A peptide p-BTX-I was obtained from B. atrox venom and presents neuroprotective effects against dopaminergic neurotoxicity induced by 1-methyl-4-phenylpyridinium (MPP+) in neuronal PC12 cells, which reproduces Parkinson’s disease [46]. This peptide enhances cellular differentiation and vitality in cells against MPP+, suggesting that the protective effect operates through the activation of the Nerve Growth Factor (NGF)-signaling pathway [31,49]. An examination of the biotransformation of PRO-5a (also known as EKWAP) has shown that a metabolite (also known as EKW) is found in urine when PRO-5a is injected intraperitoneally. This suggests that PRO-5a is easily broken down by proteolytic enzymes naturally present in animals [18]. PRO-5a is hydrolyzed by ACE, specifically cleaving between WA amino acids [50] (Table 2). It indicates that the metabolized form of PRO-5a could possess similar neuroprotective properties to the <EVW peptide (Table 2).

PROs 5a and 7a are agonists of mAchR-M1 [29,30]. The mAchR-M1 stimulated have neuroprotective effects in the central nervous system (CNS) [52,53], and it is considered when the mechanisms that explain PROs 5a and 7a-mediated neuroprotection are discussed. Indeed, the neuroprotection induced by PRO-7a against oxidative stress in PC12 cells is dependent on mAchR-M1 activation [51].

mAChR-M1 is conventionally associated with the G-protein family to trigger the stimulation of phospholipase C (PLC) and protein kinase C (PKC), which in turn suppress the activity of glycogen synthase kinase 3 beta (GSK 3 β). This suppression leads to oxidative stress reduction [54]. Stimulating the activation of mAchR-M1 receptors enhances brain function and modifies the start or progression of Alzheimer’s disease [55]. Additionally, it has been recognized as a crucial therapeutic focus for neurodegenerative condition [56].

PRO-7a-induced neuroprotection appear to be achieved via activating the mAchR-M1, leading to a decrease in stress markers and neuronal toxicity [51]. PRO-7a also does not affect AsS activity or L-arginine availability, as reported by PRO-10c [51]. Then, it has been proposed that the neuroprotection by PRO-7a may be mediated by unique mAChR-M1 through G-protein/PLC/PKC signaling, in contrast to PRO-10c. This mechanism involves the inhibition of GSK3β, resulting in a reduction of oxidative stress and neuron damage (Fig. 3B).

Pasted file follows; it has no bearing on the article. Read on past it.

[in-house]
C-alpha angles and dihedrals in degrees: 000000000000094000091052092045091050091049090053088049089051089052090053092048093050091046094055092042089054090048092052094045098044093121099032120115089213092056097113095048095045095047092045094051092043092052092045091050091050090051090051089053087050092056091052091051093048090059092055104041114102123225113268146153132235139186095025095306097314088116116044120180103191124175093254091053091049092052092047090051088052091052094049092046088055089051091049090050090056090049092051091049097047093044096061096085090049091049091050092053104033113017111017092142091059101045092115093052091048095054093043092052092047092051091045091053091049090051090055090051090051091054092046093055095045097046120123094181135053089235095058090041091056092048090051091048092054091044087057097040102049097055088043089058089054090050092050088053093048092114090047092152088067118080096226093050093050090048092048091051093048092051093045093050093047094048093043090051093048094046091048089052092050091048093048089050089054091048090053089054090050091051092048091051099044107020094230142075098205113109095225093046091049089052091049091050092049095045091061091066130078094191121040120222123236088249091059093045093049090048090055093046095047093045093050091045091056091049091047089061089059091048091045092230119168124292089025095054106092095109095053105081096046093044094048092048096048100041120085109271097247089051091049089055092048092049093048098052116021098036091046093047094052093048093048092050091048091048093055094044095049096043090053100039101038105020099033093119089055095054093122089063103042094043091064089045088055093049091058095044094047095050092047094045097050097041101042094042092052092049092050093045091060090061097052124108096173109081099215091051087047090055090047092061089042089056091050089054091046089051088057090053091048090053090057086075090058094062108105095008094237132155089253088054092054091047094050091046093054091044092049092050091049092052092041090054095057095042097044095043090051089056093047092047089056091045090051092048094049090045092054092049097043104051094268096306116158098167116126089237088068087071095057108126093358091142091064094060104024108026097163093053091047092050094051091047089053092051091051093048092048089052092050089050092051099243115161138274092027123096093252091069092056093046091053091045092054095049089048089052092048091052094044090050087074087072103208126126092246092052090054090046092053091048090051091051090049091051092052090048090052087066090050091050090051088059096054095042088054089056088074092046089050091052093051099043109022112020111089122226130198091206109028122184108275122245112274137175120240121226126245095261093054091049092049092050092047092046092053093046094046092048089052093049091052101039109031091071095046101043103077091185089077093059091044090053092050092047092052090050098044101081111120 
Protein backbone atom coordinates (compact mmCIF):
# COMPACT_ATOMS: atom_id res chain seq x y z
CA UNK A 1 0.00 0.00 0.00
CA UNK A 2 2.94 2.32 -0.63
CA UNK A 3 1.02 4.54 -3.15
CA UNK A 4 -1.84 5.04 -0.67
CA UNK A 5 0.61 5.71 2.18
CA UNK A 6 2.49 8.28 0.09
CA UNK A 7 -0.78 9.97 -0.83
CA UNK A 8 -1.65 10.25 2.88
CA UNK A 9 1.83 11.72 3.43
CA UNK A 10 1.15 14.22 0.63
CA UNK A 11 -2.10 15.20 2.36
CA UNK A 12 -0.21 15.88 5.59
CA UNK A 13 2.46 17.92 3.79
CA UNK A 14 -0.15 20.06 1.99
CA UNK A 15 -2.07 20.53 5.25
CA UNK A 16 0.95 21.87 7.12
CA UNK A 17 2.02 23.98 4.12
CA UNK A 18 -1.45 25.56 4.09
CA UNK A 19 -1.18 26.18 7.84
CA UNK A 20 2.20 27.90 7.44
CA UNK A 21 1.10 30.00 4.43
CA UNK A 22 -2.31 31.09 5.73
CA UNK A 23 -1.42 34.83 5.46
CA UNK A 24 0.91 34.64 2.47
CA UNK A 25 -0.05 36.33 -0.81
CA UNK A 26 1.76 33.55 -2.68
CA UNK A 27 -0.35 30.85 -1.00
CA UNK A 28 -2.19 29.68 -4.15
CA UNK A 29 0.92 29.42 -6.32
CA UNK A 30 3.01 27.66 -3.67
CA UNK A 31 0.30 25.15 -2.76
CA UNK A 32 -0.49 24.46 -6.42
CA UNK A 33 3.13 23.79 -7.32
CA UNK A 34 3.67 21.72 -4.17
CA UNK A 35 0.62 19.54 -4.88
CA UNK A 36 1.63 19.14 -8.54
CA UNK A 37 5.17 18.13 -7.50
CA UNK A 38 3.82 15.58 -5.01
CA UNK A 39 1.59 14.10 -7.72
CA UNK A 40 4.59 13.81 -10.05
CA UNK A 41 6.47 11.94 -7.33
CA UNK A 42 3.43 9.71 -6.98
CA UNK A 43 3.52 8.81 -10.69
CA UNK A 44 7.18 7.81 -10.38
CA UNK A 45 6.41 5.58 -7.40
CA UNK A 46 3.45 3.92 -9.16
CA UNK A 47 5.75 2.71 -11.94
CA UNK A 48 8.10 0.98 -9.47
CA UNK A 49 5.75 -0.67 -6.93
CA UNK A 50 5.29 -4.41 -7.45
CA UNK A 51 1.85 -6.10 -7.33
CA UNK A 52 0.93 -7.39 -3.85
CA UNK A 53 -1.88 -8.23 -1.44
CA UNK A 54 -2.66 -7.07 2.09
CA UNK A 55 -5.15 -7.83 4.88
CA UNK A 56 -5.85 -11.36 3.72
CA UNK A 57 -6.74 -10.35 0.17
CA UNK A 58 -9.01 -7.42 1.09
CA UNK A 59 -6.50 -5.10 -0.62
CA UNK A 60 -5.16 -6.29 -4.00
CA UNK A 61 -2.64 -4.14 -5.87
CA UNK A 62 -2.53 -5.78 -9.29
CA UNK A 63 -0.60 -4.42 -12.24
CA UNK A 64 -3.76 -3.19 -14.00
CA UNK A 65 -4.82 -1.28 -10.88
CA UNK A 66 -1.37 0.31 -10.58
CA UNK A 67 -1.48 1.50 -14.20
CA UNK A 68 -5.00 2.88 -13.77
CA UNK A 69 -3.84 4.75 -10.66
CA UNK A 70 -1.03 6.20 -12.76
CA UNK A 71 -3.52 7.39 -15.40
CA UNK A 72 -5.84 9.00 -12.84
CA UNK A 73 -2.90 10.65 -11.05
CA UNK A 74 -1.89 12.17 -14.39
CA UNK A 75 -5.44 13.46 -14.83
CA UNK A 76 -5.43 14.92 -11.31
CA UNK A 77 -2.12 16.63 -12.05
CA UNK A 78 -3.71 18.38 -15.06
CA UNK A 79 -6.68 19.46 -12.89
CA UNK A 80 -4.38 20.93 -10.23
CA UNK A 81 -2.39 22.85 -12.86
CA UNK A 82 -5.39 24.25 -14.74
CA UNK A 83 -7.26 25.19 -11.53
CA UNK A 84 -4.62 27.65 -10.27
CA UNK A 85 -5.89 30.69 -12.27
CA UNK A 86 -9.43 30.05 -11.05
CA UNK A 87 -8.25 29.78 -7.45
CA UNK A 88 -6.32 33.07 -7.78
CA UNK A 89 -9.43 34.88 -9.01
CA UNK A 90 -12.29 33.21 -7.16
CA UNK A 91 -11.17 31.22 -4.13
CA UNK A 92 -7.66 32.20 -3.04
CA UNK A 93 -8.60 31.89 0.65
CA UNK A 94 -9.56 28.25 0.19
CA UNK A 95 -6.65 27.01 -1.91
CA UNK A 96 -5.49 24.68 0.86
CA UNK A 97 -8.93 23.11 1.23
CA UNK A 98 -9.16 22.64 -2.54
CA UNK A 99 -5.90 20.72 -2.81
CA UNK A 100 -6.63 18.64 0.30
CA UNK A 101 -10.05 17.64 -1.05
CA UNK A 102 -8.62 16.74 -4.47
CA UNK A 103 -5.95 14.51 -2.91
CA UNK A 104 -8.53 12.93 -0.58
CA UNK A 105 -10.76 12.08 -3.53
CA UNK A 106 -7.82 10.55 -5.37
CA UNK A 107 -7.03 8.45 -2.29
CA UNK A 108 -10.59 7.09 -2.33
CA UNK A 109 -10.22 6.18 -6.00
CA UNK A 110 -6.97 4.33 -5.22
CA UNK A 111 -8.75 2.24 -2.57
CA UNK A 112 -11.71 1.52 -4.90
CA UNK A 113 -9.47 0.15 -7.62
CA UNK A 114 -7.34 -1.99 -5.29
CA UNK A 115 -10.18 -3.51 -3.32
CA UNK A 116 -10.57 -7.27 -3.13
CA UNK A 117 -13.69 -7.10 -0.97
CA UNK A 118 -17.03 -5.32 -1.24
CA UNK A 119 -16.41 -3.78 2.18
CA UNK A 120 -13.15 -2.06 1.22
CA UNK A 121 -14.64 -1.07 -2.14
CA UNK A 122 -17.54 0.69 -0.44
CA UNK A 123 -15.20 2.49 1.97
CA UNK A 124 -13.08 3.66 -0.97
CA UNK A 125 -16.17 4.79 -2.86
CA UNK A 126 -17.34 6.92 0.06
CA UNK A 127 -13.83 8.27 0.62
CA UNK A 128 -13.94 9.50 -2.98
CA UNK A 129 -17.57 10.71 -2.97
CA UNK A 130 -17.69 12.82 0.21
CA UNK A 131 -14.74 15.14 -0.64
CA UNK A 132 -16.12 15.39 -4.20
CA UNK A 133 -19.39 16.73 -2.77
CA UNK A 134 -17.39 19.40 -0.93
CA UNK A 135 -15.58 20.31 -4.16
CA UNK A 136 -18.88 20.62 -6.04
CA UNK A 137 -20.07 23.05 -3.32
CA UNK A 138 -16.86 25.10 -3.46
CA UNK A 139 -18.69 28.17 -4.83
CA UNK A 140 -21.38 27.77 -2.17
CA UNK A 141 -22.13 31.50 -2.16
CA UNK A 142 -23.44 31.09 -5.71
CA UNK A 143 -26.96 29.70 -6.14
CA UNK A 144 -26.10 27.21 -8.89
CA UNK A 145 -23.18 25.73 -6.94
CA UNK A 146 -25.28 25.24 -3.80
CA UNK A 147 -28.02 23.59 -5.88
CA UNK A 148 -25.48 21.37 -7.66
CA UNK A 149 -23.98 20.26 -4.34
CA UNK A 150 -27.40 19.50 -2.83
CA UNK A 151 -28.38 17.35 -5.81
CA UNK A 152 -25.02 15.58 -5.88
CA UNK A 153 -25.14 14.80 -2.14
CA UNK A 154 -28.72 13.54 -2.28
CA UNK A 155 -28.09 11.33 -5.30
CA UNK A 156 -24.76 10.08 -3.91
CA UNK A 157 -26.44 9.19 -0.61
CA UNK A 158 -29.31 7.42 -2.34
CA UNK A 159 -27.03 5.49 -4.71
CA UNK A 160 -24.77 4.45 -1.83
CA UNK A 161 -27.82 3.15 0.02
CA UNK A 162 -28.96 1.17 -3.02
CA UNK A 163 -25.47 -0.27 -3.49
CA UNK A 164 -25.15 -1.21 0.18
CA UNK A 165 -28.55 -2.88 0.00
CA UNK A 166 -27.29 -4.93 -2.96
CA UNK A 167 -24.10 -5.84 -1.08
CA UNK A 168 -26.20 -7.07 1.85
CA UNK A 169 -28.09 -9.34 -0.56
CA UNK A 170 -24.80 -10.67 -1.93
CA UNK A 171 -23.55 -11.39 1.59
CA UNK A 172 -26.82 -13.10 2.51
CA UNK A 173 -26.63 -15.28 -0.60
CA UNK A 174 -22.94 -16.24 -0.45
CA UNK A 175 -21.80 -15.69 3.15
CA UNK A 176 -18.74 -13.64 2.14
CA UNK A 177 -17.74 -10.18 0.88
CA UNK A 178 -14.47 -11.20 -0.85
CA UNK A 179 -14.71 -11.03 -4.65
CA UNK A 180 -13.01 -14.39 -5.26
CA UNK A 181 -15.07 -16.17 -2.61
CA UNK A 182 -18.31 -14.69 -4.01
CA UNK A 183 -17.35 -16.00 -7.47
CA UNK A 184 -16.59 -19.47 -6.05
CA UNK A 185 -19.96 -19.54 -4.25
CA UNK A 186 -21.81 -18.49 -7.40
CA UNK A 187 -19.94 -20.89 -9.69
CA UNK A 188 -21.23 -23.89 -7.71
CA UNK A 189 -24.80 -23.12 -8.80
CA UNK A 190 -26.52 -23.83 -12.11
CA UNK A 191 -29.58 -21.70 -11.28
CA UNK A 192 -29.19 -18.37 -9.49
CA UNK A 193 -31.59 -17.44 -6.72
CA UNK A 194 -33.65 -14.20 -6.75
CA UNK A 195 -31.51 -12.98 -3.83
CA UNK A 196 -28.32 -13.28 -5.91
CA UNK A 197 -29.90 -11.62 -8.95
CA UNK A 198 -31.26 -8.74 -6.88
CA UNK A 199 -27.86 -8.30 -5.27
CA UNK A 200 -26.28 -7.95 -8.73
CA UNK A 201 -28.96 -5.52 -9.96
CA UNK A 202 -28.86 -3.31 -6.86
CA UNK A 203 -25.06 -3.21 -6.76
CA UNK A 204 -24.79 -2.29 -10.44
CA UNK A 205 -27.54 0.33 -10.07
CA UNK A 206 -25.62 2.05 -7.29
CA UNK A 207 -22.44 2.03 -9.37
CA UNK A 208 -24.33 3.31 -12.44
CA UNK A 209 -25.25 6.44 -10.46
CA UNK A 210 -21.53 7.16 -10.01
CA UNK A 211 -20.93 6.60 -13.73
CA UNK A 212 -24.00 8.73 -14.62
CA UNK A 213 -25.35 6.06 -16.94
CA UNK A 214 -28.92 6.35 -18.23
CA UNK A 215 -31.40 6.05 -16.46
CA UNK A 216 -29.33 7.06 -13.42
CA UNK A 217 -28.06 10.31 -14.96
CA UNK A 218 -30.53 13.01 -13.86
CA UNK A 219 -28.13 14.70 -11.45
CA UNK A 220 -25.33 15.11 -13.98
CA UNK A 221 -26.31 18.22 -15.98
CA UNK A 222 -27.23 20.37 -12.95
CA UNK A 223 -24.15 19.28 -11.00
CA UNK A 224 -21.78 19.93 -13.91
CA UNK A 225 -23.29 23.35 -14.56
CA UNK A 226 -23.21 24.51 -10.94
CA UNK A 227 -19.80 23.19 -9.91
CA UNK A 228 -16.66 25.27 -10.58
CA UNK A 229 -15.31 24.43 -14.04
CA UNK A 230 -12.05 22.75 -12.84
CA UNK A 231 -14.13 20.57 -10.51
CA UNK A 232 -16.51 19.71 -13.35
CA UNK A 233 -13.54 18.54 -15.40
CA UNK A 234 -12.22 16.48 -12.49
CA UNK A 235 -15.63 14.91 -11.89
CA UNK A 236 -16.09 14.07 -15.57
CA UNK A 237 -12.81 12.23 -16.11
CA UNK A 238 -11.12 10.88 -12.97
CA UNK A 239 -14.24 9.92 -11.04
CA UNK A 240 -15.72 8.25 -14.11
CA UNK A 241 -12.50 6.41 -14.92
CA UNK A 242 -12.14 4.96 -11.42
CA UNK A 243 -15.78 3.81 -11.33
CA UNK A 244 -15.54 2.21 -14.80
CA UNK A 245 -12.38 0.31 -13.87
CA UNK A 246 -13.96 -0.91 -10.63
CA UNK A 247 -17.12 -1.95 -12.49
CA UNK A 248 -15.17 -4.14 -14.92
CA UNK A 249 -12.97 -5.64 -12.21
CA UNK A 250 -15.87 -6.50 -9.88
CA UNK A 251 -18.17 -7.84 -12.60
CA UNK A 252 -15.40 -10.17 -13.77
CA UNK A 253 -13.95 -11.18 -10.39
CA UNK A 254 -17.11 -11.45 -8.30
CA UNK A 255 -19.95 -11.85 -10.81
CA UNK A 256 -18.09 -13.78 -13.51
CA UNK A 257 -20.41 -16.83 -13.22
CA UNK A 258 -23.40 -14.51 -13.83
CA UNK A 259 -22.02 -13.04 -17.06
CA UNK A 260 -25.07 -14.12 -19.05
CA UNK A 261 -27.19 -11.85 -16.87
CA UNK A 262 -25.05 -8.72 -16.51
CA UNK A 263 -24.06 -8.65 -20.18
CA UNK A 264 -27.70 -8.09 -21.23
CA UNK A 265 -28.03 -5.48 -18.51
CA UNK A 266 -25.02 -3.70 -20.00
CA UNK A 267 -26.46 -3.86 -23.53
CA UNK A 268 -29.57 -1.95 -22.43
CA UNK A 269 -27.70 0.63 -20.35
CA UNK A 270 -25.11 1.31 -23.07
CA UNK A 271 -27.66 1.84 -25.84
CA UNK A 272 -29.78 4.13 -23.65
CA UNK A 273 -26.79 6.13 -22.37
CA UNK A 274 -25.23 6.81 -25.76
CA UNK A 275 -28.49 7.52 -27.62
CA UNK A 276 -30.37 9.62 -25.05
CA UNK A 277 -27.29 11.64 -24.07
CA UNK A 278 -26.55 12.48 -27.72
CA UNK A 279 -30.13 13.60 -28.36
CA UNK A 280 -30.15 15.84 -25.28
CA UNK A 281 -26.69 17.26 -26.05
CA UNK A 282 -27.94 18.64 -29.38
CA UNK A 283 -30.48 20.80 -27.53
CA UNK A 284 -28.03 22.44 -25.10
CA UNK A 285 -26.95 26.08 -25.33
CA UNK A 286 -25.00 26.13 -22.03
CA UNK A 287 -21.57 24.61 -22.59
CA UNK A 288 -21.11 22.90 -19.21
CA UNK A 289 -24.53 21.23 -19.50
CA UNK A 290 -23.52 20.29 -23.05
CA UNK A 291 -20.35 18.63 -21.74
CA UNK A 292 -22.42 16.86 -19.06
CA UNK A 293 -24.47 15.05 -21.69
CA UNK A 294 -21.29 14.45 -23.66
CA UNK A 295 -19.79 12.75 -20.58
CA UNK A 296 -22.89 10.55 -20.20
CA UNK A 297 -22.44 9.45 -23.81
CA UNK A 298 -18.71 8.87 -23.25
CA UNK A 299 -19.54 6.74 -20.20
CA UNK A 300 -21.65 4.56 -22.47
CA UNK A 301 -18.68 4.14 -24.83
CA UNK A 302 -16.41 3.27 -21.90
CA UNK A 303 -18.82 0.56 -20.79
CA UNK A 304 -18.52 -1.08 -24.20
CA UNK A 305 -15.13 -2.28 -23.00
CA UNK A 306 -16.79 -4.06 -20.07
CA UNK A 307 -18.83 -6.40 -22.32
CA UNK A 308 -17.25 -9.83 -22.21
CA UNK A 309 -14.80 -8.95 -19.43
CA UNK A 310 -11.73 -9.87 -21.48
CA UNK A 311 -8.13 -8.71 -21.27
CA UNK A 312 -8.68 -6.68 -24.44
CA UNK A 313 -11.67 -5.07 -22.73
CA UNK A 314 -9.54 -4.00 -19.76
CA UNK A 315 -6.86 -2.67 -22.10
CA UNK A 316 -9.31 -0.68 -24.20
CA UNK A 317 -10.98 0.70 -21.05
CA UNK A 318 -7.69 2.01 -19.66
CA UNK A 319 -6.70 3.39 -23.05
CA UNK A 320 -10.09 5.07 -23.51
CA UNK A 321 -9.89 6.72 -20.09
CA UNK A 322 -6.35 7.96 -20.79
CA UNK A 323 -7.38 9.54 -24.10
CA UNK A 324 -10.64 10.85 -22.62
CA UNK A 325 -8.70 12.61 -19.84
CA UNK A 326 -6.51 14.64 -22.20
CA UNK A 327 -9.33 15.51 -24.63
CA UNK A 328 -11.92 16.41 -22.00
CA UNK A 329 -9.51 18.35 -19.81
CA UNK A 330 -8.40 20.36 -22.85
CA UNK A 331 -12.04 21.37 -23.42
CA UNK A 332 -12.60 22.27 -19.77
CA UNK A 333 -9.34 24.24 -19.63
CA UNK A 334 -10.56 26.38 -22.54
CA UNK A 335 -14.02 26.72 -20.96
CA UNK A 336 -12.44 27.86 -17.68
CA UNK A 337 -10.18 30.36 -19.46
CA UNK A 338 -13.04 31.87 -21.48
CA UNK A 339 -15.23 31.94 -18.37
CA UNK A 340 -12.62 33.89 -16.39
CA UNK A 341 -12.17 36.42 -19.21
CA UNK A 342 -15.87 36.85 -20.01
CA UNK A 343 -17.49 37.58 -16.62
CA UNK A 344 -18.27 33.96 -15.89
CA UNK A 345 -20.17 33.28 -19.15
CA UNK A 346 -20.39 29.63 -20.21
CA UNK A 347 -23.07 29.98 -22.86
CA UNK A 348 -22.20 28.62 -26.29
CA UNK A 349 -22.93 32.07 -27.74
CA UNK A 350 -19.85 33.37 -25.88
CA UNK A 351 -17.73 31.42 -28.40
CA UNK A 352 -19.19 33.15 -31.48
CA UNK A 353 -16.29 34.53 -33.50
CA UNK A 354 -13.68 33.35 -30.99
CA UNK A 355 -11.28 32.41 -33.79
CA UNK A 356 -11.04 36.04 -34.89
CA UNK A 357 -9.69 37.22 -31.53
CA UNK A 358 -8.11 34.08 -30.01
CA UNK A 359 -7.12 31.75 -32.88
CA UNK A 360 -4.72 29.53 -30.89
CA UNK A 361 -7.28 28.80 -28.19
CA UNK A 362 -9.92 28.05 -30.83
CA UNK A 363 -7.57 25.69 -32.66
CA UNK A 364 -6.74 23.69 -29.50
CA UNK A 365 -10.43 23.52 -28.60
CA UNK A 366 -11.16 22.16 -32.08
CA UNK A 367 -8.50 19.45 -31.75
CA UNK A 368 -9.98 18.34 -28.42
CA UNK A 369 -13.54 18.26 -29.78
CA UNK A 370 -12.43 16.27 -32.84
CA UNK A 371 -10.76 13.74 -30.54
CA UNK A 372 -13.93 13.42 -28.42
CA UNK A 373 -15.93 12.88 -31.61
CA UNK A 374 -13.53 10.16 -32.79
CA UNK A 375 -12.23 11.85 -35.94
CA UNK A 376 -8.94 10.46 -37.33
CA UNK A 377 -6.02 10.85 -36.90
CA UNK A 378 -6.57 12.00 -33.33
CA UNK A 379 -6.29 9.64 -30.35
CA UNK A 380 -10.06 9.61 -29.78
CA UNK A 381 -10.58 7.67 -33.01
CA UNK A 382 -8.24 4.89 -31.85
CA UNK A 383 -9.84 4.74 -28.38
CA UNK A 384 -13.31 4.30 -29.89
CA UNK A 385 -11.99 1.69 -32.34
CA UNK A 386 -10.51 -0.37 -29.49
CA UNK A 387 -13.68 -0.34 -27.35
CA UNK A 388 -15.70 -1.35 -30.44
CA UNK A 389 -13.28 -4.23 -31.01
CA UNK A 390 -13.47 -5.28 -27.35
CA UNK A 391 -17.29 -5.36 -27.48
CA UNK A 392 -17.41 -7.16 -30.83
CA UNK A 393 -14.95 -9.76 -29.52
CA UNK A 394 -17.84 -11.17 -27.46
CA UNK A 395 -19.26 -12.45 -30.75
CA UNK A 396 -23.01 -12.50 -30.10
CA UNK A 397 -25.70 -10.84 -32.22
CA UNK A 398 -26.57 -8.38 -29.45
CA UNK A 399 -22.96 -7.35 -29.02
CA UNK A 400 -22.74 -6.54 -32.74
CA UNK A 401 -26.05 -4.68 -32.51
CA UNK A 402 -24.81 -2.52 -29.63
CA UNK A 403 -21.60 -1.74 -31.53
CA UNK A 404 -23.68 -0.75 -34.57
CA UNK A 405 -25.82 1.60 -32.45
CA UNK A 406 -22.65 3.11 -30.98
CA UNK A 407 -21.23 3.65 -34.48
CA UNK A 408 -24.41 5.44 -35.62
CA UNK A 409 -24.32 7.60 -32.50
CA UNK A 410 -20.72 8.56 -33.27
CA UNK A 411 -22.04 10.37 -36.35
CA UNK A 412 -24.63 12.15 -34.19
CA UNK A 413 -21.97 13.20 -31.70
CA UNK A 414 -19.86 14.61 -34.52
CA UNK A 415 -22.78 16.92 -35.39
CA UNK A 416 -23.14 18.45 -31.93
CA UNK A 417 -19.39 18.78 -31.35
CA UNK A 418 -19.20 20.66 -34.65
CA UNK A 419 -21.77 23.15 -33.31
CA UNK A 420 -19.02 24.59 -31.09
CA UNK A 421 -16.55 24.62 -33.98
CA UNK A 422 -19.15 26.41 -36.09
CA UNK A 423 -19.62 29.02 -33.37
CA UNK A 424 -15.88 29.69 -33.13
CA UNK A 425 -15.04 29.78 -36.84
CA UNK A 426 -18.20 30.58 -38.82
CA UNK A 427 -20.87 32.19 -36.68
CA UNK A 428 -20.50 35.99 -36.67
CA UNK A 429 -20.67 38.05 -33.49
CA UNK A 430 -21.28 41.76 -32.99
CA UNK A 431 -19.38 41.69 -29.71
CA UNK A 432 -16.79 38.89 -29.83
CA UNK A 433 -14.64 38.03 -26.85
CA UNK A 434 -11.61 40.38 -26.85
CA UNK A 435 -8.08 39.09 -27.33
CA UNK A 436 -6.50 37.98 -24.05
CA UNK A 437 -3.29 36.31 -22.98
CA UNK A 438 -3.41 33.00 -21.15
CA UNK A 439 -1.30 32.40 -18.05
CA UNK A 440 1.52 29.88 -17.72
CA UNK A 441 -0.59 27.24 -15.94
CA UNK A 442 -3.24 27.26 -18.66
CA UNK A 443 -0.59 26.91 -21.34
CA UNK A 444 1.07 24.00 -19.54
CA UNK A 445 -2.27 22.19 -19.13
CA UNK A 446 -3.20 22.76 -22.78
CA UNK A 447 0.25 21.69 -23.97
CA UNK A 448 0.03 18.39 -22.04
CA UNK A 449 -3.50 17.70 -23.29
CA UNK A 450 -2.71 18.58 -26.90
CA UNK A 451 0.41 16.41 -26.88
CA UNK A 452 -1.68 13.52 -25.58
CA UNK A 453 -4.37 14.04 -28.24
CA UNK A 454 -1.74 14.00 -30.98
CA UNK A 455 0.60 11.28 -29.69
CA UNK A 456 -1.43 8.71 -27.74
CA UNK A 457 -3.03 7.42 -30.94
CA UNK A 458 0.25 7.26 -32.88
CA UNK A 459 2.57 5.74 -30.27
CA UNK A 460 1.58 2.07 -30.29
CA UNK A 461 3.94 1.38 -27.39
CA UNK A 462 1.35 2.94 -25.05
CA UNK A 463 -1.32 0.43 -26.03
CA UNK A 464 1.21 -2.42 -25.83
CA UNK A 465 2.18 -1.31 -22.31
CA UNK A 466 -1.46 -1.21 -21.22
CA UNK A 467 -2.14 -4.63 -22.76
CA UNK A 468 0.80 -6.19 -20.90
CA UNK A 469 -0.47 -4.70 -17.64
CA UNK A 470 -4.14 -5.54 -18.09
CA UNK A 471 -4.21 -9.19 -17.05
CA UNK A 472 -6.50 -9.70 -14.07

Antioxidants neutralize free radicals, consequently preventing a chain reaction, and reducing the ROS production [57,58]. Antioxidant peptides have the capacity to decrease the generation of oxidative compounds by activating cellular antioxidant enzymes, such as SOD and catalase, which are accountable for sustaining the antioxidant system within cells [42]. Some PROs of B. jararaca were examined for their potential as antioxidants, but the PROs 5a, 7a, and 10c were incapable of capturing free radicals [36,45]. However, the BmT-2 peptide (FPWIIS-NH2) was identified in B. moojeni and belongs to the tryptophyllin family and showed antioxidant functions [59]. Tryptophyllins are a class of peptides found in the skin secretions of amphibians [59]. The inclusion of aromatic residues in the main structure of tryptophyllins, such as BmT-2, significantly contributes to their antioxidant effects [59,60].